Triple Play is the 6th Pricing Game (November 9, 2012, #6105K)
An Earth Day Triple Play (April 22, 2014, #6712K)
End of Triple Play's Futility (December 21, 2015, #7331K)
A Triple Play wipeout from 2016 (December 9, 2016, #7715K)
Triple Play First Winning Family (December 19, 2016, #7731K, aired out-of-order on December 22, 2016)
Dreadful/Disastrous Playing from 2017 (March 29, 2017, #7873K)
Dismissal/Dreadful/Disastrous Playing from Dream Car Week (October 13, 2017, #8045K)
Triple Play Winner from 2019 (December 24, 2019, #8952K)

2000s Pricing Games
Flip Flop | Triple Play | That's Too Much! | Bonkers | Pass the Buck | Step Up | On the Spot | Time is Money (1) | Coming or Going | ½ Off | Pocket ¢hange | Balance Game (2) | Stack the Deck | More or Less | Gas Money
Active Pricing Games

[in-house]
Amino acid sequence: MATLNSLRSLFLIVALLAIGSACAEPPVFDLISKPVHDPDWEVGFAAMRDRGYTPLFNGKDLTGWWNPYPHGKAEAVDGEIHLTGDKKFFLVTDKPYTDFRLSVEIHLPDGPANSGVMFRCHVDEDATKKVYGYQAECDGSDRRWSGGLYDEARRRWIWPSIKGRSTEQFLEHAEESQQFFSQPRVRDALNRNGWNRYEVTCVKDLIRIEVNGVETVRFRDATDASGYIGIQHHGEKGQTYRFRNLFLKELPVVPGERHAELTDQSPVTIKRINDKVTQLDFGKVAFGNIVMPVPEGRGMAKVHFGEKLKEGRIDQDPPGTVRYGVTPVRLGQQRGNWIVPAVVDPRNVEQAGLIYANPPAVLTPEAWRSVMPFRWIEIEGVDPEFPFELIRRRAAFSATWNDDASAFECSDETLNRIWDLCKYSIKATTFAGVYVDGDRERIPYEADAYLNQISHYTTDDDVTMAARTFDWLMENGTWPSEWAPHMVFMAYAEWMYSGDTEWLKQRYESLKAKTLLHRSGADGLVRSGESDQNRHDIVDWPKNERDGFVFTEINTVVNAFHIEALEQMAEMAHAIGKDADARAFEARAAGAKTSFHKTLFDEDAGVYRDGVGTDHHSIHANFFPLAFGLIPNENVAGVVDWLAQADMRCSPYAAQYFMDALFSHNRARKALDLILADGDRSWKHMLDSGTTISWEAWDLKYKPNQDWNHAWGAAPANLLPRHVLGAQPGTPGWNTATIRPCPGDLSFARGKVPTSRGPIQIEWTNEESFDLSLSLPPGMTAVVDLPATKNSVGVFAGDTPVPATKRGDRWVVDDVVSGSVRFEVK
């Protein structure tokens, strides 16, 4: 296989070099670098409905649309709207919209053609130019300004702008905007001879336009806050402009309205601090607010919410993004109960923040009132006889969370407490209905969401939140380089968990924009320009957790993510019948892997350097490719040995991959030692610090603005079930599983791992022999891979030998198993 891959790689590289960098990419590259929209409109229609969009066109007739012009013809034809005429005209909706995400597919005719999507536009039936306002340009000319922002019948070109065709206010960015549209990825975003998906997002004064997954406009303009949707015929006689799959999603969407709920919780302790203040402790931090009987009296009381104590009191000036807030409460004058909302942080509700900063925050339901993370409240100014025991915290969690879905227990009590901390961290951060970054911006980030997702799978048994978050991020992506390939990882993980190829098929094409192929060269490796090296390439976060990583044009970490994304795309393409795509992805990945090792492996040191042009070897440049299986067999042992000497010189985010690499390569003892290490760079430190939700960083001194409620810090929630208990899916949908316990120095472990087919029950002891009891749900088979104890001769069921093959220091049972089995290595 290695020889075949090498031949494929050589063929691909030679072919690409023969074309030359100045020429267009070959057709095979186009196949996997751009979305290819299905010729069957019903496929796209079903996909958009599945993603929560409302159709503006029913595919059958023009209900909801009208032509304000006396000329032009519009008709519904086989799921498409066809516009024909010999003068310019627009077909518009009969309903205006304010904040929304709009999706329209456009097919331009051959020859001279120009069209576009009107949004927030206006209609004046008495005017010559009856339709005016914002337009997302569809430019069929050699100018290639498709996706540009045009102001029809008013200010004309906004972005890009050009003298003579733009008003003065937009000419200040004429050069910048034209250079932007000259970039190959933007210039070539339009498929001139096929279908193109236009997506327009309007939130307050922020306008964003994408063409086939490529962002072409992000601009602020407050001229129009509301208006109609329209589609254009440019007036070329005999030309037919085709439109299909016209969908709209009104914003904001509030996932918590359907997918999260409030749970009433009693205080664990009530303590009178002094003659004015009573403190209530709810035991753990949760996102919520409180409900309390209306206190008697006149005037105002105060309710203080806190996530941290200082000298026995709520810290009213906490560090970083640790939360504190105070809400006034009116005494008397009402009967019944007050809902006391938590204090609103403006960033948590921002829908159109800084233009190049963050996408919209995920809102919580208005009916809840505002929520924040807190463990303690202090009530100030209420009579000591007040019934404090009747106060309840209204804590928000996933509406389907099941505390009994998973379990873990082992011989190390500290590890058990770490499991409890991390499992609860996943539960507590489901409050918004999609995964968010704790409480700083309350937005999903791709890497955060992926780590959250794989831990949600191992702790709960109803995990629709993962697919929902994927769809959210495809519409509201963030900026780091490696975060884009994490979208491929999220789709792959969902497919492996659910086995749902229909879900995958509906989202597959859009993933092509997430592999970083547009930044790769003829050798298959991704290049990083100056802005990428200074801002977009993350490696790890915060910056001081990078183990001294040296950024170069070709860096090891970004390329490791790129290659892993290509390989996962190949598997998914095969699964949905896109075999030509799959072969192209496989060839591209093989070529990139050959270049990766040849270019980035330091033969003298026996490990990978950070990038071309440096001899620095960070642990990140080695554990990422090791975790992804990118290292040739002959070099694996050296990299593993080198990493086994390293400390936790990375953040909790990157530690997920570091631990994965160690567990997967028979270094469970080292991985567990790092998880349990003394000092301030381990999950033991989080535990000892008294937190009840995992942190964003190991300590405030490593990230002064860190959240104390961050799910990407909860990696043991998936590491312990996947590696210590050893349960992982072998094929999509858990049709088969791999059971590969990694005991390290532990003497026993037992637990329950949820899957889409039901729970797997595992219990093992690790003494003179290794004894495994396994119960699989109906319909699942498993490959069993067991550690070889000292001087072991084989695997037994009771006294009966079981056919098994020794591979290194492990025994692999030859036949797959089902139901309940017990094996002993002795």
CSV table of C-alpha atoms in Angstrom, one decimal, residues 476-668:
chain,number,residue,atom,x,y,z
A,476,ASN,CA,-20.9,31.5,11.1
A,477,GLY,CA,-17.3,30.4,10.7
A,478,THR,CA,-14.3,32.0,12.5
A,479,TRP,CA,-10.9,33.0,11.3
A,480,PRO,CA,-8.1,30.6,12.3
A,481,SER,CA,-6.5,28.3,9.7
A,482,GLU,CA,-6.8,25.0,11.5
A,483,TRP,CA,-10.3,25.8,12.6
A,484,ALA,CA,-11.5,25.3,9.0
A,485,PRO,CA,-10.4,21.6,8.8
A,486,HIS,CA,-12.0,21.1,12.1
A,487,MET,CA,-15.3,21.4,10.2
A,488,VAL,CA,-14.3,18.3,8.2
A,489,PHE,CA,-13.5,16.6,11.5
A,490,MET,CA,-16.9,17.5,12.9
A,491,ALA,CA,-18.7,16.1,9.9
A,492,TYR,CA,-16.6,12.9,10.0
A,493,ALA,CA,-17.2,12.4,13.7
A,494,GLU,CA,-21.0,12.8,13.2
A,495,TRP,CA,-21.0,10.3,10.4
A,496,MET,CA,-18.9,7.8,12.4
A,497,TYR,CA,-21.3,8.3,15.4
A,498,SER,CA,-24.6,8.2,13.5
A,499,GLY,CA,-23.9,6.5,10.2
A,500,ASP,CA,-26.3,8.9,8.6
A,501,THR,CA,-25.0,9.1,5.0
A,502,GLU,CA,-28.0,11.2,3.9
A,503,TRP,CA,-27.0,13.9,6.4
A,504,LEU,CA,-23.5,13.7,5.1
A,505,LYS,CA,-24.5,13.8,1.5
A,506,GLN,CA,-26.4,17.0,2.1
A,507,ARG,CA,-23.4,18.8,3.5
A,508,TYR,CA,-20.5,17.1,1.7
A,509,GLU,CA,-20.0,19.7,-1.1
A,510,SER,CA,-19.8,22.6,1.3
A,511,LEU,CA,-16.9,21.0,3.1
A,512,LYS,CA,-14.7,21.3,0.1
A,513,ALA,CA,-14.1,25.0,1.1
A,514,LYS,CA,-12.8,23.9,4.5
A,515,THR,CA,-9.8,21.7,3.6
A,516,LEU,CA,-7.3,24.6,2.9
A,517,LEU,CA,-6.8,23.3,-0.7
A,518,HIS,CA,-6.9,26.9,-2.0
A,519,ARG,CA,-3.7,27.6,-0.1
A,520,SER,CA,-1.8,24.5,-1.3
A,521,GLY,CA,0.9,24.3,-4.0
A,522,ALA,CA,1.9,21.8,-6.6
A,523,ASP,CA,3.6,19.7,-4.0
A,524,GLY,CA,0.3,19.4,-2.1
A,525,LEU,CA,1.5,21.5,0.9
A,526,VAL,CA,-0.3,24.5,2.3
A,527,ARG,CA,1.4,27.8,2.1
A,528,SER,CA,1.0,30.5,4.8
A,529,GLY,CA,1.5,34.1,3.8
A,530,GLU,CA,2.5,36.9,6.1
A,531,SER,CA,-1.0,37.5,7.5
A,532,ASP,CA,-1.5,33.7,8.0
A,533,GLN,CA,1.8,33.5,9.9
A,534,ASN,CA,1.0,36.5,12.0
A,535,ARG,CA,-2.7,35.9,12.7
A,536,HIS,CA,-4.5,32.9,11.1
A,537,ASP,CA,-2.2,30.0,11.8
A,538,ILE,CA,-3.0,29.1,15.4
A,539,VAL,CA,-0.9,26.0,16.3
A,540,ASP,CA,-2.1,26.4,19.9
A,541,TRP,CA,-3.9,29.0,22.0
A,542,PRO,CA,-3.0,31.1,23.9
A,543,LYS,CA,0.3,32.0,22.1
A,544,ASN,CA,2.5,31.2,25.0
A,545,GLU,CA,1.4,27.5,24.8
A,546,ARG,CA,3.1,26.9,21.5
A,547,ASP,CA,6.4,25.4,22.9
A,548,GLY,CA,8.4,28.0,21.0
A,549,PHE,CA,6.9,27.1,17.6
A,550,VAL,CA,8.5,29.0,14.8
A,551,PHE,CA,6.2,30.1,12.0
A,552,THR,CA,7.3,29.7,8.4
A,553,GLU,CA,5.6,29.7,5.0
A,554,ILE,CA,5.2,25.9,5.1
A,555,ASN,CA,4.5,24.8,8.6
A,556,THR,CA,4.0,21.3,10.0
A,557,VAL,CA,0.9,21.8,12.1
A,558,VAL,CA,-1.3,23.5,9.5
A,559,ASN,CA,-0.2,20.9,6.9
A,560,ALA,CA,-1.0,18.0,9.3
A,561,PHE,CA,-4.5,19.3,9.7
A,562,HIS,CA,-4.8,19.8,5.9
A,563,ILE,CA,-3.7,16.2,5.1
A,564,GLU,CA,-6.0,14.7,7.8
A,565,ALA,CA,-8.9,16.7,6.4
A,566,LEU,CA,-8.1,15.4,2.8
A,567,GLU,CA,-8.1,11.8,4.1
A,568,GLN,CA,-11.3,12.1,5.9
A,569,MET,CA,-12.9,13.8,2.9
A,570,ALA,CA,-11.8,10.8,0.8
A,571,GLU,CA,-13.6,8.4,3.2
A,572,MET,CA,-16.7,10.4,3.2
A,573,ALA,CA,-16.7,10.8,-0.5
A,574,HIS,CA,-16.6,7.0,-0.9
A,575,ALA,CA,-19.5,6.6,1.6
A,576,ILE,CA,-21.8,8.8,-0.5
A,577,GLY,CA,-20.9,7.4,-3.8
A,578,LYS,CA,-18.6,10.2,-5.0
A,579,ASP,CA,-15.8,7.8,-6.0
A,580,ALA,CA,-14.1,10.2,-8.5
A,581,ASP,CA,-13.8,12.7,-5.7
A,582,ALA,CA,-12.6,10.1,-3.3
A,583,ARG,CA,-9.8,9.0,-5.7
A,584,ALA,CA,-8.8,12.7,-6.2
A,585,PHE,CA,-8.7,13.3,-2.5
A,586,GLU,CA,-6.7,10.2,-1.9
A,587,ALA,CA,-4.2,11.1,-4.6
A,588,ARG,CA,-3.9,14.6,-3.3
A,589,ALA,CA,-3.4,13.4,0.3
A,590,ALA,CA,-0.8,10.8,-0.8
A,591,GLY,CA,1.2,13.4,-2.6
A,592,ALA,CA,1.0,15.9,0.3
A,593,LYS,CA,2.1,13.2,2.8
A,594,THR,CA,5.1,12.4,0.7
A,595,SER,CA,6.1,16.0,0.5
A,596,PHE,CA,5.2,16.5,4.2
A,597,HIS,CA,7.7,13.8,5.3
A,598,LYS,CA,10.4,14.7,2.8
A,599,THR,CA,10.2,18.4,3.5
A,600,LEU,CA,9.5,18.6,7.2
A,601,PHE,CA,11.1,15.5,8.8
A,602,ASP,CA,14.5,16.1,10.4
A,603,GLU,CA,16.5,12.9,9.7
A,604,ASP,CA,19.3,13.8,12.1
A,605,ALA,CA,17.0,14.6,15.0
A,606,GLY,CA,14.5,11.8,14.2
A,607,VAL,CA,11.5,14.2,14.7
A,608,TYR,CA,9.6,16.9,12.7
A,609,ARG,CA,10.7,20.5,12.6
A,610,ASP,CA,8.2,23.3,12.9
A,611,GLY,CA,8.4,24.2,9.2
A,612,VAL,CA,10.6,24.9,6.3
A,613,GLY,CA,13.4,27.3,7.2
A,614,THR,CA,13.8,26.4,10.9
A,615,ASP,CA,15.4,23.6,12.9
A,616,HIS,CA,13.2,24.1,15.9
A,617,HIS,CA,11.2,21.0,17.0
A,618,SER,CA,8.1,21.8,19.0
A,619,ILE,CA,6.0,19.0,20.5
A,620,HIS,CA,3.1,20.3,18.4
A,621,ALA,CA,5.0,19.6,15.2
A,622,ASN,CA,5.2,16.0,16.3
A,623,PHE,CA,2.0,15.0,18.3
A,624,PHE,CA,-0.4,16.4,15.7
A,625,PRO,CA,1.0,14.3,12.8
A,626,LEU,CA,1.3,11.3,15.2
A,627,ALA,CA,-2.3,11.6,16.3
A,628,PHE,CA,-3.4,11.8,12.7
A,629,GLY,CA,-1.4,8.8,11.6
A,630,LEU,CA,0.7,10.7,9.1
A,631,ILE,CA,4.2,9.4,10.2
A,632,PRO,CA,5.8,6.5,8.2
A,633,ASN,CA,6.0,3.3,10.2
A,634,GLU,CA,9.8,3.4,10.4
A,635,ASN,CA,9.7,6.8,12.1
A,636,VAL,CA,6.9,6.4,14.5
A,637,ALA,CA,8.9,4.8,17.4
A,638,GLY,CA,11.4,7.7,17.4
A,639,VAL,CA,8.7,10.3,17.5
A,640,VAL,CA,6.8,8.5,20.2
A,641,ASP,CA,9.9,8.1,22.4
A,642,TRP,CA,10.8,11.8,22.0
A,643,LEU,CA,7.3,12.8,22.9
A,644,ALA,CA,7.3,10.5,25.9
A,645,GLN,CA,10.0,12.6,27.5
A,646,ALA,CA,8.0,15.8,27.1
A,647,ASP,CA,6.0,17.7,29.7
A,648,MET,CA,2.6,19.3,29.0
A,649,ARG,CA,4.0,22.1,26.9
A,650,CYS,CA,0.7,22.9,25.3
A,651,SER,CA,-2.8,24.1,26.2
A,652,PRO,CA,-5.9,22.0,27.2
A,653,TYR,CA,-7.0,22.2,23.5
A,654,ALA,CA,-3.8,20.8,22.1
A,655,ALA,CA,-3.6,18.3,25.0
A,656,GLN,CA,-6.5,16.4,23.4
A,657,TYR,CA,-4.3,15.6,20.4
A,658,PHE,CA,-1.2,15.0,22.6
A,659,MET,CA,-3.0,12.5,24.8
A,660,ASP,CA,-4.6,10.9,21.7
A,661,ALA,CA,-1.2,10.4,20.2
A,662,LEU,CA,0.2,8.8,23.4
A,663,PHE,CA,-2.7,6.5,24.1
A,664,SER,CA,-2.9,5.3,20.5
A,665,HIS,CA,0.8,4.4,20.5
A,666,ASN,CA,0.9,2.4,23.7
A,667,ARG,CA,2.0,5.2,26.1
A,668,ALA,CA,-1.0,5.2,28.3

Any Number | Bonus Game | Double Prices | Grocery Game | Clock Game | Five Price Tags | Most Expensive | Money Game | Range Game | Hi Lo | Lucky Seven | Temptation | Shell Game | Card Game | Race Game | Ten Chances | Golden Road | One Right Price | Danger Price | 3 Strikes | Cliff Hangers | Safe Crackers | Dice Game | Bullseye (2) | Switcheroo | Hole in One (or Two) | Squeeze Play | Secret 'X' | Take Two | Punch-A-Bunch | Bargain Game | Grand Game | Now....or Then | Check Game | Check-Out | Pick-A-Pair | Plinko | Master Key | One Away | Pathfinder | Spelling Bee | Make Your Move | 2 for the Price of 1 | Swap Meet | Pick-A-Number | Switch? | Magic Number | Cover Up | Side by Side | Freeze Frame | Shopping Spree | Eazy as 1-2-3 | It's in the Bag | Line 'Em Up | One Wrong Price | Push Over | Let 'Em Roll | Flip Flop | Triple Play | That's Too Much! | Bonkers | Pass the Buck | Coming or Going | ½ Off | Pocket ¢hange | Balance Game (2) | Stack the Deck | More or Less | Gas Money | Rat Race | Pay the Rent | Double Cross | Do The Math | Time is Money (2) | Vend-O-Price | Hot Seat | Gridlock! | Back to '72 | To The Penny